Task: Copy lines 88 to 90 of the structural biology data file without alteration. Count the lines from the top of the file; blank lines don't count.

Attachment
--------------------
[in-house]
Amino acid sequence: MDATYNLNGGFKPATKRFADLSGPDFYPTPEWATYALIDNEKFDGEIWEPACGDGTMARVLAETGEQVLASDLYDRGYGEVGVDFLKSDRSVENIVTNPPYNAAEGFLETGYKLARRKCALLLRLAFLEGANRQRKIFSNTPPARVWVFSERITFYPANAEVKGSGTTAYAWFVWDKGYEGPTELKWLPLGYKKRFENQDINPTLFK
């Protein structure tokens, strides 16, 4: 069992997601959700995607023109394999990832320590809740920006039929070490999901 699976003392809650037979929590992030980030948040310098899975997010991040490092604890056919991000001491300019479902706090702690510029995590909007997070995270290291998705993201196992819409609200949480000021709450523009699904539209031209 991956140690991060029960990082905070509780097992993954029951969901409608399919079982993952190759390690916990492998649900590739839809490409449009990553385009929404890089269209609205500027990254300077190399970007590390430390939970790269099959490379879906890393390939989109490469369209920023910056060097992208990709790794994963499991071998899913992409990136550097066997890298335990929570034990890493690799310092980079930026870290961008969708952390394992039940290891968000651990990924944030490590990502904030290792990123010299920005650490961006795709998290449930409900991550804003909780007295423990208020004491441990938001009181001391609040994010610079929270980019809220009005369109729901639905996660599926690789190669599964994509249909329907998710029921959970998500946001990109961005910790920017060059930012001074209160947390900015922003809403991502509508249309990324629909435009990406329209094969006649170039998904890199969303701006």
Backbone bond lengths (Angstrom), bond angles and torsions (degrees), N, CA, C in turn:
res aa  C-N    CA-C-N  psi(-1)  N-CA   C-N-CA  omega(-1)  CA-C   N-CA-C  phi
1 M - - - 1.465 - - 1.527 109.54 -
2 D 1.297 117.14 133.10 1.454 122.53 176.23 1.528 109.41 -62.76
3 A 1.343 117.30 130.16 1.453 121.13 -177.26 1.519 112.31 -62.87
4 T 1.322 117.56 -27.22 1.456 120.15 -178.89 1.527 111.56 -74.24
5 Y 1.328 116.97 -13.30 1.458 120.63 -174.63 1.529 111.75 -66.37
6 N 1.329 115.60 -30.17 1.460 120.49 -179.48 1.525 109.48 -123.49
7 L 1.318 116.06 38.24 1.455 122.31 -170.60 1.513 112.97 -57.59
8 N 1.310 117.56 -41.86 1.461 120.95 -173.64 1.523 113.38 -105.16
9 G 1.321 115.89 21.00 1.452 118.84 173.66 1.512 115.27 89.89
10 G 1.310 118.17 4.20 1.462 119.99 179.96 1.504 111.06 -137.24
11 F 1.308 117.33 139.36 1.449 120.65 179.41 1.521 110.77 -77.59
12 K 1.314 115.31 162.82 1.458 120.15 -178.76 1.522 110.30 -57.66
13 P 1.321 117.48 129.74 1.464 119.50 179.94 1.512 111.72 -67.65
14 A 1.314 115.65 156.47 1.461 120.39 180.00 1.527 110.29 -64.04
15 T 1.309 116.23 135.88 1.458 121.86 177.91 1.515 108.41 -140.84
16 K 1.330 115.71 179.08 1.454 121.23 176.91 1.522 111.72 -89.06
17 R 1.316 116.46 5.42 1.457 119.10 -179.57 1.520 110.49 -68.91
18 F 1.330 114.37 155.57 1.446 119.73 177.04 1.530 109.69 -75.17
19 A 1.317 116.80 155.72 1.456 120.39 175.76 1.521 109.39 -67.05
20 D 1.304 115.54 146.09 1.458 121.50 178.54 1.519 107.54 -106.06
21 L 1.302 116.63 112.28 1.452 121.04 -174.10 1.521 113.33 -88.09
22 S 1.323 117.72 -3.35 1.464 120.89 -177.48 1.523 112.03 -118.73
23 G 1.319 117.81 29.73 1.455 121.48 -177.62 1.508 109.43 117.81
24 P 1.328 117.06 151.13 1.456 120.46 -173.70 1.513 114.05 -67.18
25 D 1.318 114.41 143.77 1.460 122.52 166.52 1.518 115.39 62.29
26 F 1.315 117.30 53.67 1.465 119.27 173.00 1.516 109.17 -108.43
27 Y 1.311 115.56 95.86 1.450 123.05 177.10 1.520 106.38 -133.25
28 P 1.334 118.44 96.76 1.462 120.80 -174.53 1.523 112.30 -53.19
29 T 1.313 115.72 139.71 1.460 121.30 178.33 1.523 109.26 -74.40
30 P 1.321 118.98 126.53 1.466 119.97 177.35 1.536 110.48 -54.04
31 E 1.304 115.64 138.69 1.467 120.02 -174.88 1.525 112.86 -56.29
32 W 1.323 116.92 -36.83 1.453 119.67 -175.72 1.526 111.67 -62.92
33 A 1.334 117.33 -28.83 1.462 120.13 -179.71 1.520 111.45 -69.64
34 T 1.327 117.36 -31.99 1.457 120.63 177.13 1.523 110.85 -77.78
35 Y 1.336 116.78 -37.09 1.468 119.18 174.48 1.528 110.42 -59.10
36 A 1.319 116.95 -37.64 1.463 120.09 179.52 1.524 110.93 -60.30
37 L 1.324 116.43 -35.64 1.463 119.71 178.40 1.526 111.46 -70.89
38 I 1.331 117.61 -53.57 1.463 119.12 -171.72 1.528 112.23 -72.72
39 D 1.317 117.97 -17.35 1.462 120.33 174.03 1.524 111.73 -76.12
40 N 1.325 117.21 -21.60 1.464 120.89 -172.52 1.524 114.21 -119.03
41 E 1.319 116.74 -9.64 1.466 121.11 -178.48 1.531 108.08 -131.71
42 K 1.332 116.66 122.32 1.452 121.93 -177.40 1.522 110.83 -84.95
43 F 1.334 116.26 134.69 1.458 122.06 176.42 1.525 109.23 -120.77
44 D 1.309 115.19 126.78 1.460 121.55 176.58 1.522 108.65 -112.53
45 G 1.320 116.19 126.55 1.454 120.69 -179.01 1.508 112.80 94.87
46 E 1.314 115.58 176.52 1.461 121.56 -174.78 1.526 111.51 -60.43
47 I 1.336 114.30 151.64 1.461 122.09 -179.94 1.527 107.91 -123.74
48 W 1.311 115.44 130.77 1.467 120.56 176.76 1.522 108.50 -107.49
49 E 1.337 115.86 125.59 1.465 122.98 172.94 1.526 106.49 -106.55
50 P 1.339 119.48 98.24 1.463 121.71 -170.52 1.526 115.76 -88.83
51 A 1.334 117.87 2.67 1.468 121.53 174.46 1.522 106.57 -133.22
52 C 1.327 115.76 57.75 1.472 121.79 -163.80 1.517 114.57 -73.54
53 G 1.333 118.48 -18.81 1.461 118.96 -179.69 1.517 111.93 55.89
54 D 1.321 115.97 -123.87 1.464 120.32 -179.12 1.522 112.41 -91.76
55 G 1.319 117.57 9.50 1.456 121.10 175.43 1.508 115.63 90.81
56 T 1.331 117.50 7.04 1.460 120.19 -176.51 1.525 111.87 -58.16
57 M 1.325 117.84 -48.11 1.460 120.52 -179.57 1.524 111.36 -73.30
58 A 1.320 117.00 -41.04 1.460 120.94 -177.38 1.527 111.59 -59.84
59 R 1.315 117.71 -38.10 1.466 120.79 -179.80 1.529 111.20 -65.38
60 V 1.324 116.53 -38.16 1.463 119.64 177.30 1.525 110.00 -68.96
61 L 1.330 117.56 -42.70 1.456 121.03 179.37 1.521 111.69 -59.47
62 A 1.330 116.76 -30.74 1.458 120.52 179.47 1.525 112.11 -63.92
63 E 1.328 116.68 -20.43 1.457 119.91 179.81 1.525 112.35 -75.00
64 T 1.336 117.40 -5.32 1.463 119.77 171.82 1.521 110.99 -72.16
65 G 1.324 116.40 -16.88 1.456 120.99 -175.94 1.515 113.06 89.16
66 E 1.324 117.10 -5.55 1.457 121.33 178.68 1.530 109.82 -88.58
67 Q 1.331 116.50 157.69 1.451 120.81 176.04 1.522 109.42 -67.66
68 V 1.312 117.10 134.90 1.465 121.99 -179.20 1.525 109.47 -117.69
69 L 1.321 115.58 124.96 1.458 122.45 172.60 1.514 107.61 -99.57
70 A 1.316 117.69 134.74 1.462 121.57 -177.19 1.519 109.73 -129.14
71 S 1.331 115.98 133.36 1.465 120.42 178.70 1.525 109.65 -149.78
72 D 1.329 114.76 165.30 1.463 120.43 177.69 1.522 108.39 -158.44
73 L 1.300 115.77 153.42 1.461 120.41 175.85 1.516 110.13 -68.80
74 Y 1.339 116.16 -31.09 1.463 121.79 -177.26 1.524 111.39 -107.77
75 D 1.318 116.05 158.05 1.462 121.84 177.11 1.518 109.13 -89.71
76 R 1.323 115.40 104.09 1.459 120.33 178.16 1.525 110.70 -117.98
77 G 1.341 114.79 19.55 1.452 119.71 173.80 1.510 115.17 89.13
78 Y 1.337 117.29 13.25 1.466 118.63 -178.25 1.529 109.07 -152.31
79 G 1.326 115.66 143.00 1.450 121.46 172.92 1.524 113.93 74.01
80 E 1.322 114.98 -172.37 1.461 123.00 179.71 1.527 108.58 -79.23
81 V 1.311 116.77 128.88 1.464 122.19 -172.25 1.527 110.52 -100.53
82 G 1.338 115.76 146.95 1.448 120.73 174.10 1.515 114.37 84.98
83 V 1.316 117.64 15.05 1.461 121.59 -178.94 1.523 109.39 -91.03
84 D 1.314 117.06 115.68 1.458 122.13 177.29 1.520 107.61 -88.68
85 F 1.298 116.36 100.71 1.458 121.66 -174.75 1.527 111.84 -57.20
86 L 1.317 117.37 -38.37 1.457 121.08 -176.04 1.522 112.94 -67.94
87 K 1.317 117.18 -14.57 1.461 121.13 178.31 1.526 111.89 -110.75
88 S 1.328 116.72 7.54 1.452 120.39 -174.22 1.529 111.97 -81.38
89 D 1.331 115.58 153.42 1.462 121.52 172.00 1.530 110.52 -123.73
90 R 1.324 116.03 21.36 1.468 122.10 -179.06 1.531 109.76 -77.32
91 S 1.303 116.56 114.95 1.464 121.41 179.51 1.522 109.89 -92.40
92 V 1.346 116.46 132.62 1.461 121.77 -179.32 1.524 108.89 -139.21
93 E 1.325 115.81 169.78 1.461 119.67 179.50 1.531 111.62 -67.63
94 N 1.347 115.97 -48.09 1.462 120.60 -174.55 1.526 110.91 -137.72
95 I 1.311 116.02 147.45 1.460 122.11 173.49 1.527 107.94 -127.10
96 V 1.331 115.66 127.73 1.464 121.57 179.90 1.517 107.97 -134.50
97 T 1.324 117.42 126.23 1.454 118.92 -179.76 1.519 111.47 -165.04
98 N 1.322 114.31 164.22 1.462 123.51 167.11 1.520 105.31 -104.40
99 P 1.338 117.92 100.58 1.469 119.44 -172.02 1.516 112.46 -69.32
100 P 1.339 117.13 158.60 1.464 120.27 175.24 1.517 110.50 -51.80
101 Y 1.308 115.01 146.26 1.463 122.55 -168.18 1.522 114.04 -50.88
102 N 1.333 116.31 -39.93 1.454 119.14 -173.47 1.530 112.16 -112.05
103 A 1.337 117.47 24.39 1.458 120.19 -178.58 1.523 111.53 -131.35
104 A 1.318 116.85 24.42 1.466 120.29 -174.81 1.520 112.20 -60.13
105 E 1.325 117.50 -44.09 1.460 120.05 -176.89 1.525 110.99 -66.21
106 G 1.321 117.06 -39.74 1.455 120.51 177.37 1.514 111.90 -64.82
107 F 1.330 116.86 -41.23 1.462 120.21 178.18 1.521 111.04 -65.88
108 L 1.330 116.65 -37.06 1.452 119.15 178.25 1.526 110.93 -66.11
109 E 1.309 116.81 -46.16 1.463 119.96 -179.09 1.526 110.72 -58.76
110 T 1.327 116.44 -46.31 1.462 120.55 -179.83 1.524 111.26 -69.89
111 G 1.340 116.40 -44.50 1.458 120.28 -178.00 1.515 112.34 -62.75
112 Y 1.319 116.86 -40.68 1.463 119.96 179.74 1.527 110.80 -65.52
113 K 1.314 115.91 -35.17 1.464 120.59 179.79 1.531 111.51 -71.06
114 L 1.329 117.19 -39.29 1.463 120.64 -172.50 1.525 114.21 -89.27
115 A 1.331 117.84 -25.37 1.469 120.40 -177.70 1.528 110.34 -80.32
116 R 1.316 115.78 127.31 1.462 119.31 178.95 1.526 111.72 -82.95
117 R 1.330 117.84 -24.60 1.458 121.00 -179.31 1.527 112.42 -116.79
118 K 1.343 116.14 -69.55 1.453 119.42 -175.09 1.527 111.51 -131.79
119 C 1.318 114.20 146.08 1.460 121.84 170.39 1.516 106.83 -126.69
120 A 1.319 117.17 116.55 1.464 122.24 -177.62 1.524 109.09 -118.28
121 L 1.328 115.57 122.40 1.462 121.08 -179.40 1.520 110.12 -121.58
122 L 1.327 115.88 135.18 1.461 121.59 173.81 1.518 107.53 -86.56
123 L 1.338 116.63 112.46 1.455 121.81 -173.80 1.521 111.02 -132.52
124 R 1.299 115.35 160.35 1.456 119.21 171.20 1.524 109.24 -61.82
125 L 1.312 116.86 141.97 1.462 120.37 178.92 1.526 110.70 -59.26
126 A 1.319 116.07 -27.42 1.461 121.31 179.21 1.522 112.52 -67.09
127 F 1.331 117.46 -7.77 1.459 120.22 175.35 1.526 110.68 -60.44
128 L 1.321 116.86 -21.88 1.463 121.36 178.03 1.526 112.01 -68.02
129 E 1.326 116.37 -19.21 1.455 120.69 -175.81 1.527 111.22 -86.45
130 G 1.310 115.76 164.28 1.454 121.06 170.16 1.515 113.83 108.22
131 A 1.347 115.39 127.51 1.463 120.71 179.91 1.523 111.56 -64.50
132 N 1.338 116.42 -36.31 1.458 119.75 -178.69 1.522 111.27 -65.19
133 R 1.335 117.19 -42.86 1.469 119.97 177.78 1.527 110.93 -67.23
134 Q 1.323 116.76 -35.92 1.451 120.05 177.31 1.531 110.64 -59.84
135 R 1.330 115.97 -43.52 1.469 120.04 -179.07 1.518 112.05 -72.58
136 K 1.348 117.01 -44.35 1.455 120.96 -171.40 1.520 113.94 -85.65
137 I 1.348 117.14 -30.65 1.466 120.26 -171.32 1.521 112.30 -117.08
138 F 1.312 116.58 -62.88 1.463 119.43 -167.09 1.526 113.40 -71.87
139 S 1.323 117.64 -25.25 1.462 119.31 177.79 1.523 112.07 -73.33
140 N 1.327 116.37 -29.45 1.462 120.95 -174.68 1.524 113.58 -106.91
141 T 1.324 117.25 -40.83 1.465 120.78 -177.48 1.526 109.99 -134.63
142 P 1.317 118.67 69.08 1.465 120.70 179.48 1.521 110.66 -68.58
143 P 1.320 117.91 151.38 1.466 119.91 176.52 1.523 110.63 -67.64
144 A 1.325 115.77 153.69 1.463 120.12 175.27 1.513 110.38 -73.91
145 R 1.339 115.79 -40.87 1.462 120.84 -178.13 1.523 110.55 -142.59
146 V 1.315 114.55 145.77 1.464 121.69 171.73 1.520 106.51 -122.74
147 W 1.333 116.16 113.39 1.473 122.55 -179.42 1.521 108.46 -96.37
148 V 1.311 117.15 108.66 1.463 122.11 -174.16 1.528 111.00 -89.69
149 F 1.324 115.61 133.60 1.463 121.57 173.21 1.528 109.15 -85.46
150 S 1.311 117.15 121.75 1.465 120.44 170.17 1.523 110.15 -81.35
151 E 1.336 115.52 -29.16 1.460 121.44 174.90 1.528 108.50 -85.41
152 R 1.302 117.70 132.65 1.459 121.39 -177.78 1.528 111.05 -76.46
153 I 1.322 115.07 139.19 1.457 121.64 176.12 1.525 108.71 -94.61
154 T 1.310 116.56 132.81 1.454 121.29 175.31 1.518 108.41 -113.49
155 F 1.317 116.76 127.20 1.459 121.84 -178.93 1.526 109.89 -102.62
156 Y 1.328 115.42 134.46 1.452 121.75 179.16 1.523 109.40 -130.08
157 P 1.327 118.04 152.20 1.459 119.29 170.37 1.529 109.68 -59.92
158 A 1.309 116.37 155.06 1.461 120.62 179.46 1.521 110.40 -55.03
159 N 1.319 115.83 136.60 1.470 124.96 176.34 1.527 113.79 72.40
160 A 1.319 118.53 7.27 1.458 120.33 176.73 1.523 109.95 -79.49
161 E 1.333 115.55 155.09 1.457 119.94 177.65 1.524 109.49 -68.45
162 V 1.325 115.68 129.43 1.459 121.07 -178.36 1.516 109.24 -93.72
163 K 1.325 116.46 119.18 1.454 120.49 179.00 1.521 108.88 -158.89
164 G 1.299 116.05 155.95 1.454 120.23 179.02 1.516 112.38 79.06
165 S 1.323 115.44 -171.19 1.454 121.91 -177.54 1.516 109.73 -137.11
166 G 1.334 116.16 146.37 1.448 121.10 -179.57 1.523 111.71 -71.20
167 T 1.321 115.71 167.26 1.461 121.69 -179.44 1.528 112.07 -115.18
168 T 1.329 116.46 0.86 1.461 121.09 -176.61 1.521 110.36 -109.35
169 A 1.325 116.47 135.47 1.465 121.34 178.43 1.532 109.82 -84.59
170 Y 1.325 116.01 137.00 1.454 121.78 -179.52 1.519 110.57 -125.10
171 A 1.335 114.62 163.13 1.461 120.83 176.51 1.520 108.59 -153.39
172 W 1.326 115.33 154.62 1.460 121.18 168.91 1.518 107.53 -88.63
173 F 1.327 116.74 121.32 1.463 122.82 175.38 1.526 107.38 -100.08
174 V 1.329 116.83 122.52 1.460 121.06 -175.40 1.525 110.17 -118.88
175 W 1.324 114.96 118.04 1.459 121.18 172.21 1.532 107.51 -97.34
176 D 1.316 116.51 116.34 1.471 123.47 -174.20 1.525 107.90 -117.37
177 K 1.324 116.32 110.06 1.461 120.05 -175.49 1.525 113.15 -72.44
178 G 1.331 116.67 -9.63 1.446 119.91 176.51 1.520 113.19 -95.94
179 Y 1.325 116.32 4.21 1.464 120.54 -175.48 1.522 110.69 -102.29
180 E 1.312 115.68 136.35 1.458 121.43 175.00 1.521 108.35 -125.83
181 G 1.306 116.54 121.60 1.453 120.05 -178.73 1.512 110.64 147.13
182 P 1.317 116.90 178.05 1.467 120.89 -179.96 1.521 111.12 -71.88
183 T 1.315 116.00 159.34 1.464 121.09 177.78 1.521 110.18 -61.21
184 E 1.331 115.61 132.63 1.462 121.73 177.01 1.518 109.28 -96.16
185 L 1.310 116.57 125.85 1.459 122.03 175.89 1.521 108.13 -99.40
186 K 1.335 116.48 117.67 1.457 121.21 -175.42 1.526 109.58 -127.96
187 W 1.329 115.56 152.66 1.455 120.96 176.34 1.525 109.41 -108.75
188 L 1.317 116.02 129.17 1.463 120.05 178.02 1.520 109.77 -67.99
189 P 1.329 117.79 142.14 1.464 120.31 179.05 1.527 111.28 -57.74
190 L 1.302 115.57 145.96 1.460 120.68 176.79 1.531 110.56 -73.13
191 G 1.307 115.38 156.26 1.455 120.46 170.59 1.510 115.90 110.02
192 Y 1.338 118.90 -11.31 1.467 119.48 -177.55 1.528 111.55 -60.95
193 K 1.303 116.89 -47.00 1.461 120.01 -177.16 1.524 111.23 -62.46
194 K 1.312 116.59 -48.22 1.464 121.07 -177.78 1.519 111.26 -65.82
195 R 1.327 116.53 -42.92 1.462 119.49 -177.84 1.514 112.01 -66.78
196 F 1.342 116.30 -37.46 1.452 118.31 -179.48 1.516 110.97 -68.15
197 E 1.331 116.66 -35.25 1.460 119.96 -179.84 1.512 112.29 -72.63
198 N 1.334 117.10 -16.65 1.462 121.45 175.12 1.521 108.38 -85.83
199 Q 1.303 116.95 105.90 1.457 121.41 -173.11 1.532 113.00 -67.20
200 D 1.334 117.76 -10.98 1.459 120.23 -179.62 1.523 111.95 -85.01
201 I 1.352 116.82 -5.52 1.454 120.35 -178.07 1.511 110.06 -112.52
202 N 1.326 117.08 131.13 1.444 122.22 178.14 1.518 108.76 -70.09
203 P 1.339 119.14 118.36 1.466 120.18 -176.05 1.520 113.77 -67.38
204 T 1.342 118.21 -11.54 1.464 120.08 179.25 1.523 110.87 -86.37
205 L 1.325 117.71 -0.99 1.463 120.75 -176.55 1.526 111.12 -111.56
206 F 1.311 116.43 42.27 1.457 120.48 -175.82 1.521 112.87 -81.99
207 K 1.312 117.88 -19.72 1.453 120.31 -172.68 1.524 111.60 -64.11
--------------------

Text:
83 V 1.316 117.64 15.05 1.461 121.59 -178.94 1.523 109.39 -91.03
84 D 1.314 117.06 115.68 1.458 122.13 177.29 1.520 107.61 -88.68
85 F 1.298 116.36 100.71 1.458 121.66 -174.75 1.527 111.84 -57.20